World Library  
Flag as Inappropriate
Email this Article

String theory

In physics, string theory is a theoretical framework in which the point-like particles of particle physics are replaced by one-dimensional objects called strings.[1] String theory aims to explain all types of observed elementary particles using quantum states of these strings. In addition to the particles postulated by the standard model of particle physics, string theory naturally incorporates gravity and so is a candidate for a theory of everything, a self-contained mathematical model that describes all fundamental forces and forms of matter. Besides this potential role, string theory is now widely used as a theoretical tool and has shed light on many aspects of quantum field theory and quantum gravity.[2]

The earliest version of string theory, bosonic string theory, incorporated only the class of particles known as bosons. It was then developed into superstring theory, which posits that a connection – a "supersymmetry" – exists between bosons and the class of particles called fermions. String theory requires the existence of extra spatial dimensions for its mathematical consistency. In realistic physical models constructed from string theory, these extra dimensions are typically compactified to extremely small scales.

String theory was first studied in the late 1960s[3] as a theory of the strong nuclear force before being abandoned in favor of the theory of quantum chromodynamics. Subsequently, it was realized that the very properties that made string theory unsuitable as a theory of nuclear physics made it a promising candidate for a quantum theory of gravity. Five consistent versions of string theory were developed until it was realized in the mid-1990s that they were different limits of a conjectured single 11-dimensional theory now known as M-theory.[4]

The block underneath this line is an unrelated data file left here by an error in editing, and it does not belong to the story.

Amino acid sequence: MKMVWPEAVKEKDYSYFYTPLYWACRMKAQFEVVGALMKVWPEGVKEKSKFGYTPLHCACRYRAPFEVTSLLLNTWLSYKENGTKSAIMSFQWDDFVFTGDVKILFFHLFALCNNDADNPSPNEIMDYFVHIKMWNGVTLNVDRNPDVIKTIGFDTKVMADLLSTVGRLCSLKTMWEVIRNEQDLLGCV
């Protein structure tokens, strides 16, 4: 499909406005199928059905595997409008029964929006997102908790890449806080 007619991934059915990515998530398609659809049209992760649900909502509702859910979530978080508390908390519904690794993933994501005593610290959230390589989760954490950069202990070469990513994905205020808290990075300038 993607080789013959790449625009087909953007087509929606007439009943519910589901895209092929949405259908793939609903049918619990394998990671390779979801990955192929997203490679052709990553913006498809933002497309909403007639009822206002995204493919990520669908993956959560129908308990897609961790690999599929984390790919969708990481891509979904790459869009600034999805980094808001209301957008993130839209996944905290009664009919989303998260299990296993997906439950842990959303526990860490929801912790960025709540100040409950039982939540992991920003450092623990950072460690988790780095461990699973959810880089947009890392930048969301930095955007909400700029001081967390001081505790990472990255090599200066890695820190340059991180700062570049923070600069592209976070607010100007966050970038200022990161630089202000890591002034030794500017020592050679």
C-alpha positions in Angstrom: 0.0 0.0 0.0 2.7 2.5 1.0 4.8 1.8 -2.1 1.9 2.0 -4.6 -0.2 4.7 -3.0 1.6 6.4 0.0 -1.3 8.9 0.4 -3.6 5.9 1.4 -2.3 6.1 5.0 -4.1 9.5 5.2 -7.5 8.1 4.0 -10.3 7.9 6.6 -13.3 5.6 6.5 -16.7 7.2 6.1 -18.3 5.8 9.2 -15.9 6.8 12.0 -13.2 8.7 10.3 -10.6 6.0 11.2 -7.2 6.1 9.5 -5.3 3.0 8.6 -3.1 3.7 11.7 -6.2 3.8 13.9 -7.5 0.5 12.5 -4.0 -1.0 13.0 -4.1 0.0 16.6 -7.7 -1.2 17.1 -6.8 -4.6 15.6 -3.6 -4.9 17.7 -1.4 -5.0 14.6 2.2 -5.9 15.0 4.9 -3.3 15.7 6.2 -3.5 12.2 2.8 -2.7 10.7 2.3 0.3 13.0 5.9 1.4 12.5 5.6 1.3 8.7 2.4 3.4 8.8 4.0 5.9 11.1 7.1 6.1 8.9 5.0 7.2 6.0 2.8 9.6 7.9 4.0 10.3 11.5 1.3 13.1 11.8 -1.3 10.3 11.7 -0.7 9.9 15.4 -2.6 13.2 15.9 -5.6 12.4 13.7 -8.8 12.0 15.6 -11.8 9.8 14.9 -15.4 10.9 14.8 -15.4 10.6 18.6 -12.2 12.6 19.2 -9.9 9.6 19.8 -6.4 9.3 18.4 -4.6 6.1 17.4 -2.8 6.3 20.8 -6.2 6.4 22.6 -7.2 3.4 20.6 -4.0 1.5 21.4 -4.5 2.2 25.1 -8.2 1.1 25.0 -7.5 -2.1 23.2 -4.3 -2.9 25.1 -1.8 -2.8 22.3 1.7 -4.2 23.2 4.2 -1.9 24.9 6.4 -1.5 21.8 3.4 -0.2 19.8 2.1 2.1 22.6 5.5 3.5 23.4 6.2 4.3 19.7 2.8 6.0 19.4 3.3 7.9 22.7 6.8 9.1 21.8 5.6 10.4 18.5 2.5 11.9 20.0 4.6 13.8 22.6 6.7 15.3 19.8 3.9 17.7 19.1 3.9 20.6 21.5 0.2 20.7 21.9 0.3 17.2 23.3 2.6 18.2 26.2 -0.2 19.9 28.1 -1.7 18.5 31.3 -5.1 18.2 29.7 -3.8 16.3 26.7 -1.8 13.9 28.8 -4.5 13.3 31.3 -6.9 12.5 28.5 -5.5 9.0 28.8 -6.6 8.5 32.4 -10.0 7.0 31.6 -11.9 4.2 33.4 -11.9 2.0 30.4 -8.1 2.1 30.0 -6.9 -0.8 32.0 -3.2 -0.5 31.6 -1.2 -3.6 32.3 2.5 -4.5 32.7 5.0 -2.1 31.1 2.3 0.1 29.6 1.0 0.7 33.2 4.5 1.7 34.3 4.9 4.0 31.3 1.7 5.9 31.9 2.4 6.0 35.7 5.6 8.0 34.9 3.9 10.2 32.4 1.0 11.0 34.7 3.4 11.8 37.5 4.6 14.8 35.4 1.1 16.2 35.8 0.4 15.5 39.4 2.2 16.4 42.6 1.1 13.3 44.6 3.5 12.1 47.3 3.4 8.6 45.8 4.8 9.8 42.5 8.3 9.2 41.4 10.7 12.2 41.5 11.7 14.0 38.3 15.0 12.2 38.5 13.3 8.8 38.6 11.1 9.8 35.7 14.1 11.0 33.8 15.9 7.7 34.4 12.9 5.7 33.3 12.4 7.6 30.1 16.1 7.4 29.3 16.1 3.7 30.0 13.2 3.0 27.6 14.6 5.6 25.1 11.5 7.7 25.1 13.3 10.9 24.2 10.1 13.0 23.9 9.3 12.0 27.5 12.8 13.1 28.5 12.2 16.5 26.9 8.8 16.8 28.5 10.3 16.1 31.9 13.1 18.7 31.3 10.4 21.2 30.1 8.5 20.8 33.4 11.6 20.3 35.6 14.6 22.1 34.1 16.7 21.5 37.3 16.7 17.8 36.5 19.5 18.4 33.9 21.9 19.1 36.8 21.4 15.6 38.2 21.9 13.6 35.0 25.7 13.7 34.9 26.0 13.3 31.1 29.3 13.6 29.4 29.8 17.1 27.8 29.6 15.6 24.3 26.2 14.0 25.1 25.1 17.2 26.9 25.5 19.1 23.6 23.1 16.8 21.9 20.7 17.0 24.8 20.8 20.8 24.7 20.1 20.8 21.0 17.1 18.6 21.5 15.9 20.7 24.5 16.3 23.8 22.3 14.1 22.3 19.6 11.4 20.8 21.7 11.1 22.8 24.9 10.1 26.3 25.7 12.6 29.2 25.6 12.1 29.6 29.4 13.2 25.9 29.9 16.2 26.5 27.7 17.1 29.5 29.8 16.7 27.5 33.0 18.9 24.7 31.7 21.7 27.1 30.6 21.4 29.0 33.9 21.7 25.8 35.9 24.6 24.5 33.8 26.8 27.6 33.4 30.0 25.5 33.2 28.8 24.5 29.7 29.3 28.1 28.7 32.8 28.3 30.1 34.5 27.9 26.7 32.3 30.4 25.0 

Many theoretical physicists, including Stephen Hawking, Edward Witten and Juan Maldacena, believe that string theory is a step towards the correct fundamental description of nature: it accommodates a consistent combination of quantum field theory and general relativity, agrees with insights in quantum gravity (such as the holographic principle and black hole thermodynamics) and has passed many non-trivial checks of its internal consistency. According to Hawking, "M-theory is the only candidate for a complete theory of the universe."[5] Other physicists, such as Richard Feynman,[6][7] Roger Penrose[8] and Sheldon Lee Glashow,[9] have criticized string theory for not providing novel experimental predictions at accessible energy scales.


  • Overview 1
    • Strings 1.1
    • Branes 1.2
    • Dualities 1.3
      • S-, T-, and U-duality 1.3.1
      • M-theory 1.3.2
    • Extra dimensions 1.4
      • Number of dimensions 1.4.1
      • Compact dimensions 1.4.2
      • Brane-world scenario 1.4.3
      • Effect of the hidden dimensions 1.4.4
  • Testability and experimental predictions 2
    • String harmonics 2.1
    • Cosmology 2.2
    • Supersymmetry 2.3
  • AdS/CFT correspondence 3
    • Examples of the correspondence 3.1
    • Applications to quantum chromodynamics 3.2
    • Applications to condensed matter physics 3.3
  • Connections to mathematics 4
    • Mirror symmetry 4.1
    • Vertex operator algebras 4.2
  • History 5
    • Early results 5.1
    • First superstring revolution 5.2
    • Second superstring revolution 5.3
  • Criticisms 6
    • High energies 6.1
    • Number of solutions 6.2
    • Background independence 6.3
  • See also 7
  • References 8
  • Further reading 9
    • Popular books 9.1
      • General 9.1.1
      • Critical 9.1.2
    • Textbooks 9.2
      • For physicists 9.2.1
      • For mathematicians 9.2.2
    • Online material 9.3
  • External links 10


Levels of magnification:
1. Macroscopic level: Matter
2. Molecular level
3. Atomic level: Protons, neutrons, and electrons
4. Subatomic level: Electron
5. Subatomic level: Quarks
6. String level